Imagining New Ways to Support Arts and Culture

Judi Jennings

Culture is more powerful than politics and surprisingly capable of withstanding change wrought disproportionately by force of arms.
— Jim Leach, chair, National Endowment for the Humanities

I reviewed Economies of Life: Patterns of Health and Wealth by Bill Sharpe, a little book with big ideas, in the fall 2010 issue of the Reader, and that got me thinking about the unique powers of art and culture to sustain and transform lives and communities. Sharpe says art and culture are so powerful because they have an “unreasonable effectiveness [beyond the power of reasonable explanation] to relate us to each other in our experience of the world.” Once I started thinking about art and culture as dynamic and transformative forces for sharing human experience, I started seeing new opportunities and inspirations for creative thinking about supporting arts and culture. Here, I am sharing two very different kinds of resources that can help us understand how arts and culture enrich human lives, individually and collectively:

  1. One new resource is a tool, Capturing the Audience Experience: A Handbook for the Theatre.
  2. The other resource is a national network, the publicly engaged artists and scholars and their colleges and universities, who make up the Imagining America Consortium.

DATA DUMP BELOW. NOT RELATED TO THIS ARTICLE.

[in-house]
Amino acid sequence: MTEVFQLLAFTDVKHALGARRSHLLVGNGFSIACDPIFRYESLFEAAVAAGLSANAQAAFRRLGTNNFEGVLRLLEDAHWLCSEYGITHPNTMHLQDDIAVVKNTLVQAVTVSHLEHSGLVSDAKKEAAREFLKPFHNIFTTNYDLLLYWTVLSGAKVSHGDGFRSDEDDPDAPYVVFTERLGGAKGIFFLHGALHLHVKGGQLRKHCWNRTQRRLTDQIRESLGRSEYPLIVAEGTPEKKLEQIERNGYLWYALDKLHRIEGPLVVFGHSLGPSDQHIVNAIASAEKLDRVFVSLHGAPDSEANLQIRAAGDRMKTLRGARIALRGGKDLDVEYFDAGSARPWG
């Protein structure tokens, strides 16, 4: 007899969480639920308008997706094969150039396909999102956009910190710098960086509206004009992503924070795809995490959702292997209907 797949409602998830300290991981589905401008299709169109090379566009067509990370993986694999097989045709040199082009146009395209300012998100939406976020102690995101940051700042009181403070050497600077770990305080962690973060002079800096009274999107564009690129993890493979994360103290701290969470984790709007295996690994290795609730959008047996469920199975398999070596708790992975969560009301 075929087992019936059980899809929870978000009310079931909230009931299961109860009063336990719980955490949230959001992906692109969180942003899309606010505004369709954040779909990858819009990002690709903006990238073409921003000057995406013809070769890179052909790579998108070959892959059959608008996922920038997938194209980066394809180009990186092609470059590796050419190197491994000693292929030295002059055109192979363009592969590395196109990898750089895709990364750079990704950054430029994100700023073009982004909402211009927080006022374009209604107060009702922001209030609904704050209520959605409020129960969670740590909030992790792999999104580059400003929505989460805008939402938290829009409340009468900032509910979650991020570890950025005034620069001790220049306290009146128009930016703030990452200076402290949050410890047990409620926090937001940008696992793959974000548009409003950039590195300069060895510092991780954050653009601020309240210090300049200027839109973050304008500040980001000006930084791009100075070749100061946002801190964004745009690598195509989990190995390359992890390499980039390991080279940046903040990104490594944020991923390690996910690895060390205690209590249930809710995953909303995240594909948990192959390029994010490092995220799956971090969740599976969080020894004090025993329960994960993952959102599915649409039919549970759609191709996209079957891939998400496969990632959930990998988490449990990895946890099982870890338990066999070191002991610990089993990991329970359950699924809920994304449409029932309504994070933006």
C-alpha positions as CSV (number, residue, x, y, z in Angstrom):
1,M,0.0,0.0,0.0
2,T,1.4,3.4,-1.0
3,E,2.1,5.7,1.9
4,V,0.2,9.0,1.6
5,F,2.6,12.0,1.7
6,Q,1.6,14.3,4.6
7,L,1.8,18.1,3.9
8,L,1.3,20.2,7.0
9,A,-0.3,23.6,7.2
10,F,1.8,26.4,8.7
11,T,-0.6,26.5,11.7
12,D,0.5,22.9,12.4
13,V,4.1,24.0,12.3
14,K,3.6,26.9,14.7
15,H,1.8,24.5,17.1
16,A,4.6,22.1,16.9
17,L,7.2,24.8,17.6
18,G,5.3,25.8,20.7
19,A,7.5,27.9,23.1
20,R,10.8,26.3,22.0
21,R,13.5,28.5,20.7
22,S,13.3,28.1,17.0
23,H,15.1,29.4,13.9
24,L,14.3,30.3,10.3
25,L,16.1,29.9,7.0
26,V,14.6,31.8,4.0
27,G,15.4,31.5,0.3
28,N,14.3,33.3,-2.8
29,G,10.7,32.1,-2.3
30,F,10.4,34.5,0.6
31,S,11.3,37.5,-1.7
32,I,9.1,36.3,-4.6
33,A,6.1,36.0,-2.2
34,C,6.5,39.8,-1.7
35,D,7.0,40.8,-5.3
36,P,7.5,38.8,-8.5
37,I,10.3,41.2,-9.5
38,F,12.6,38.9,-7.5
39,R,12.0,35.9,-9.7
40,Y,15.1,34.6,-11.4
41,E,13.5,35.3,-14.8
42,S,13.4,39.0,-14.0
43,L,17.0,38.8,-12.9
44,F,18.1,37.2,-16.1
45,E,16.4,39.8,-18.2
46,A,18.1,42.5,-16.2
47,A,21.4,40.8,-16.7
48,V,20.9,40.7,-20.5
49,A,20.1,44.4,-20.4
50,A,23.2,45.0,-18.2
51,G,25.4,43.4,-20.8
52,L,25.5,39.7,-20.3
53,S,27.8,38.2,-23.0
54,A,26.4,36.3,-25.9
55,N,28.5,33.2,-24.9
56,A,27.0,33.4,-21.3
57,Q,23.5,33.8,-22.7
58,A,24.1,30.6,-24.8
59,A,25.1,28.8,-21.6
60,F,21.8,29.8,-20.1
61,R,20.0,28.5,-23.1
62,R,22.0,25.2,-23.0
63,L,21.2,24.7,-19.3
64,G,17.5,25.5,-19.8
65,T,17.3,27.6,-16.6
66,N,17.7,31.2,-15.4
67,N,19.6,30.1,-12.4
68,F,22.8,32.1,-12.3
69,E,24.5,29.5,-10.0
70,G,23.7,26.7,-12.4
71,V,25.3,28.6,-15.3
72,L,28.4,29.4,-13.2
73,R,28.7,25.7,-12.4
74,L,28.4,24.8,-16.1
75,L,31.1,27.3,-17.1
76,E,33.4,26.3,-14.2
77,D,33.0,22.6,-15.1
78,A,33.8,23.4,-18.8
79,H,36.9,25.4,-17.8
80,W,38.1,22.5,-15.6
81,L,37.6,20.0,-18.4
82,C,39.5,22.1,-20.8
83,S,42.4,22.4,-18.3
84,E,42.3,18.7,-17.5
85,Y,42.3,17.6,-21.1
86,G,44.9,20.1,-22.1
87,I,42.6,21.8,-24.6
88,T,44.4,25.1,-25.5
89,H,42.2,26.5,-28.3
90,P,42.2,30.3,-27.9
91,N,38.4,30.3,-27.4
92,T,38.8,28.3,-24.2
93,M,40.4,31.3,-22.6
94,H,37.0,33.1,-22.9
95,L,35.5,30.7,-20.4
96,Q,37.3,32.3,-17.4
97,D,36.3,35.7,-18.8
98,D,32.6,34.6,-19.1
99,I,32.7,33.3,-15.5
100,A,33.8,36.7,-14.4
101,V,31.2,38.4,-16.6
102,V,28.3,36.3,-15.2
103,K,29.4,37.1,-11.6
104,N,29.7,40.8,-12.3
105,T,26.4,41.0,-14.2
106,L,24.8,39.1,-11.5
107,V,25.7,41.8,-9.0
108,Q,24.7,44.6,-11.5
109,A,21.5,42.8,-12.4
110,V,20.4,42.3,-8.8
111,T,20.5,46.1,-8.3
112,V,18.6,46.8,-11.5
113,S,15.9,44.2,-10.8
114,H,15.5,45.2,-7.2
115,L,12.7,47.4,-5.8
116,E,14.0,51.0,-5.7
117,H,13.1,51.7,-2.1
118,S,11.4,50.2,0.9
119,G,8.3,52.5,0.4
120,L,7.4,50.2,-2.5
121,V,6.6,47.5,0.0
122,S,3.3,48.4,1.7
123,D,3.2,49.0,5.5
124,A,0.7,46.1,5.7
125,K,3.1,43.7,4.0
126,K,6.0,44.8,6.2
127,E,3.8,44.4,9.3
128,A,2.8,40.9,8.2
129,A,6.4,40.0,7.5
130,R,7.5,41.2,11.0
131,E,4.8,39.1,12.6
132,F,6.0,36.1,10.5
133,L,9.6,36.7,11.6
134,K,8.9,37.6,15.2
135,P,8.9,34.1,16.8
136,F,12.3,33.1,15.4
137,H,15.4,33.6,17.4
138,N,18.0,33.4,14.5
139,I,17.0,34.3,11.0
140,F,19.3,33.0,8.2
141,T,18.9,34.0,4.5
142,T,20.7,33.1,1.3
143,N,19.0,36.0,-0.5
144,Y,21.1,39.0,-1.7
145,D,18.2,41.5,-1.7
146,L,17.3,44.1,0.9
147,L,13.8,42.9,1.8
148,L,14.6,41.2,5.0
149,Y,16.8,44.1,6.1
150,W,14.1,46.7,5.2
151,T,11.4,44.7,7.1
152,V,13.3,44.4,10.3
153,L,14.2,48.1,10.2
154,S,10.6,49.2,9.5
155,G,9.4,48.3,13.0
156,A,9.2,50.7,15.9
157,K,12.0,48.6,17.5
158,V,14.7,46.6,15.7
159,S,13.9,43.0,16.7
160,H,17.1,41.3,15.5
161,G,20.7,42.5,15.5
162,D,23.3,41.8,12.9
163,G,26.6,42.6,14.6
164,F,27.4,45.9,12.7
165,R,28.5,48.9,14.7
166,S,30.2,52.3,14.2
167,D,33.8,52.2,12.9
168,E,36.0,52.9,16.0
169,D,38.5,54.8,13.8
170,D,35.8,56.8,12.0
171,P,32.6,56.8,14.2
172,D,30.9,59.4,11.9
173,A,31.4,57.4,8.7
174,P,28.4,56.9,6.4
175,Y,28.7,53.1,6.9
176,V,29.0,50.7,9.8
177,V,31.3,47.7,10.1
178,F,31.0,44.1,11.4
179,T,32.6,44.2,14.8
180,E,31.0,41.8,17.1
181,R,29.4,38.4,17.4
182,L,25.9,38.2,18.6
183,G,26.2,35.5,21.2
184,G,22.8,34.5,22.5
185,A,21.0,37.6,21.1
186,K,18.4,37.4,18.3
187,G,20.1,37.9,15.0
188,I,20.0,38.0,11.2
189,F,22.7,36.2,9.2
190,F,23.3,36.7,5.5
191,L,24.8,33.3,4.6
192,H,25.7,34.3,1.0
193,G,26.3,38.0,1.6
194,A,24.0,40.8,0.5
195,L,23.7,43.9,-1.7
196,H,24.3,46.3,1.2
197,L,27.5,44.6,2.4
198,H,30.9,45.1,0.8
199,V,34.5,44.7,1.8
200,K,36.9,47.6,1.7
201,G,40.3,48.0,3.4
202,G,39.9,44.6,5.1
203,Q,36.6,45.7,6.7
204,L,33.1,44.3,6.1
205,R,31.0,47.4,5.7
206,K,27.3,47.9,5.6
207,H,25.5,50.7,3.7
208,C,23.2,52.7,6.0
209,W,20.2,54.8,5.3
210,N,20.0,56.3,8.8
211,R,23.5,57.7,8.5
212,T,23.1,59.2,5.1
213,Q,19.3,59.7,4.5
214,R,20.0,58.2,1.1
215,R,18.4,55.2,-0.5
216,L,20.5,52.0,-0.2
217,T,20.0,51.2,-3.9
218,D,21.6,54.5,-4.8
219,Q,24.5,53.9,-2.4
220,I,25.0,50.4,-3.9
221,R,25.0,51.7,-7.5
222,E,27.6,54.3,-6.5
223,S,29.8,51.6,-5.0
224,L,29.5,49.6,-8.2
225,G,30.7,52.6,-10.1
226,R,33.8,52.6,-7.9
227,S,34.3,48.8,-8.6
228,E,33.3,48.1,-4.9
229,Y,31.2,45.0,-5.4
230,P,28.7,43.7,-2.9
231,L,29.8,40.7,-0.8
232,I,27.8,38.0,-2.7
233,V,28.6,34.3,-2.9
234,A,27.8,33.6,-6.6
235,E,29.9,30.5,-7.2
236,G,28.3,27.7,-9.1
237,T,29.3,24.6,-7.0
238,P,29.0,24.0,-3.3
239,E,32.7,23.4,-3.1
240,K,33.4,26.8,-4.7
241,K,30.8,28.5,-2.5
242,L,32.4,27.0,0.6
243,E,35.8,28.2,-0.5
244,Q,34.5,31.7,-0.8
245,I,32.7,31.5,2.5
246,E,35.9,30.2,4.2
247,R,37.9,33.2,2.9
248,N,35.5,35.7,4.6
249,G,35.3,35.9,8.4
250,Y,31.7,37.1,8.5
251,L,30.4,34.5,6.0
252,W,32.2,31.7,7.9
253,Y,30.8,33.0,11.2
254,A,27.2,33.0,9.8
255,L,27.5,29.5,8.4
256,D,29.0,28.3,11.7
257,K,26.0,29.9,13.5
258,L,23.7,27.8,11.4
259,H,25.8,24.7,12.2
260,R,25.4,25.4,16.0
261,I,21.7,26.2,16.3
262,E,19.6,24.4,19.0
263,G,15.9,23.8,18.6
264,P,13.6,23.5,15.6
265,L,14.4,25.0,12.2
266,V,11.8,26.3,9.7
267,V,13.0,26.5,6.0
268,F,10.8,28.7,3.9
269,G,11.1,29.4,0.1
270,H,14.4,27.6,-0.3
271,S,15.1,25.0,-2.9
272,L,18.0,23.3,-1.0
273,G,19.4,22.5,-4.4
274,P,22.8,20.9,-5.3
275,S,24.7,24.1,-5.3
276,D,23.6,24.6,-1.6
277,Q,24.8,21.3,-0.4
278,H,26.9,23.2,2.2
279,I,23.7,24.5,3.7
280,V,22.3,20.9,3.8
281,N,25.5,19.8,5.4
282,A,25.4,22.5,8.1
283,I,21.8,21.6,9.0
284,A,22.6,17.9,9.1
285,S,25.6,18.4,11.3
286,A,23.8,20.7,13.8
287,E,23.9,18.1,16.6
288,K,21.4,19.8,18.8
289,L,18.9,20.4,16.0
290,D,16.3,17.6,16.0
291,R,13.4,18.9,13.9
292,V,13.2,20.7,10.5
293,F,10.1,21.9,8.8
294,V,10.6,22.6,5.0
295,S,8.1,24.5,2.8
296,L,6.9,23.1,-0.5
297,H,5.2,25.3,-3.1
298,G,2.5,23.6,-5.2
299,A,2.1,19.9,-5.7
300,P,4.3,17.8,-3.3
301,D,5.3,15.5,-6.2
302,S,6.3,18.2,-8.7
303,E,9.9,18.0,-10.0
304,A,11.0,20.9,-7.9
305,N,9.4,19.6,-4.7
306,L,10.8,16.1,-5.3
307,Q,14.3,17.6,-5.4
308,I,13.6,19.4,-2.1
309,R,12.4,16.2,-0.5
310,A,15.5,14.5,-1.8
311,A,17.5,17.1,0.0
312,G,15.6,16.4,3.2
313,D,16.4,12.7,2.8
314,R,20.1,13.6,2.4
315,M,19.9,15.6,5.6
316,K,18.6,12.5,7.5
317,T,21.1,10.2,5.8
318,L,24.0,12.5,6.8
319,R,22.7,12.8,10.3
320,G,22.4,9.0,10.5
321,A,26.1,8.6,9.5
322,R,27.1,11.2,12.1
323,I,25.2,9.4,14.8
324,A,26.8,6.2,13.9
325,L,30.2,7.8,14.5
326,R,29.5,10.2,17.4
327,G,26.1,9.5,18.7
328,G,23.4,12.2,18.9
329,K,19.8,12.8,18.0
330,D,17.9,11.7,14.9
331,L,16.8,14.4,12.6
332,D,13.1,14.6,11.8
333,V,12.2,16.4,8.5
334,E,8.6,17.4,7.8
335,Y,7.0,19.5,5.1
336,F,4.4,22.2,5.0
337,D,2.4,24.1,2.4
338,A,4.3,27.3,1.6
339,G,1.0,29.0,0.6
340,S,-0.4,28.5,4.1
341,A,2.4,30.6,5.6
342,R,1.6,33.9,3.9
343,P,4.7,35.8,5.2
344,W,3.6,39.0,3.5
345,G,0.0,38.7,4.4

A New Tool for Measuring the Power of Performing Arts to Communicate Experience

The capacity of theatre to deliver meaning, entertainment and a shared experience gives it the potential to deliver a deeper impact on society that goes far beyond the economic or the instrumental.
— Capturing the Audience Experience

At a 2005 conference of British theater managers, economists from the new economic foundation (nef) posed the question, what would politics look like if promoting people's well-being was government's main aim? From that followed the related question, what would become the role and value of the performing arts in that scenario?

To answer these questions, nef and three British theater groups (the Independent Theatre Council, the Society of London Theatre, and the Theatrical Management Association) combined to research and develop the handbook titled Capturing the Audience Experience. Placing individual and collective experience at the heart of its assessment of well-being, the handbook identifies five dimensions of audience experience: engagement and concentration; learning and challenge; energy and tension; shared experience and atmosphere; and personal resonance and emotional connection. The goal of assessing these experiences is to understand why people of all ages and backgrounds value attending particular plays.

Taken together, the five dimensions make up the Audience Experience Framework, which can assess “the success” of a play. Even more important, the framework can glean new insights into the quality of each individual audience member's experience of the performance. Survey questions ask participants if they felt time passed slowly or quickly during the performance and whether they felt in their comfort zone or challenged and provoked. Did they feel reluctant to discuss the performance with others, or would they be talking about the experience for some time to come?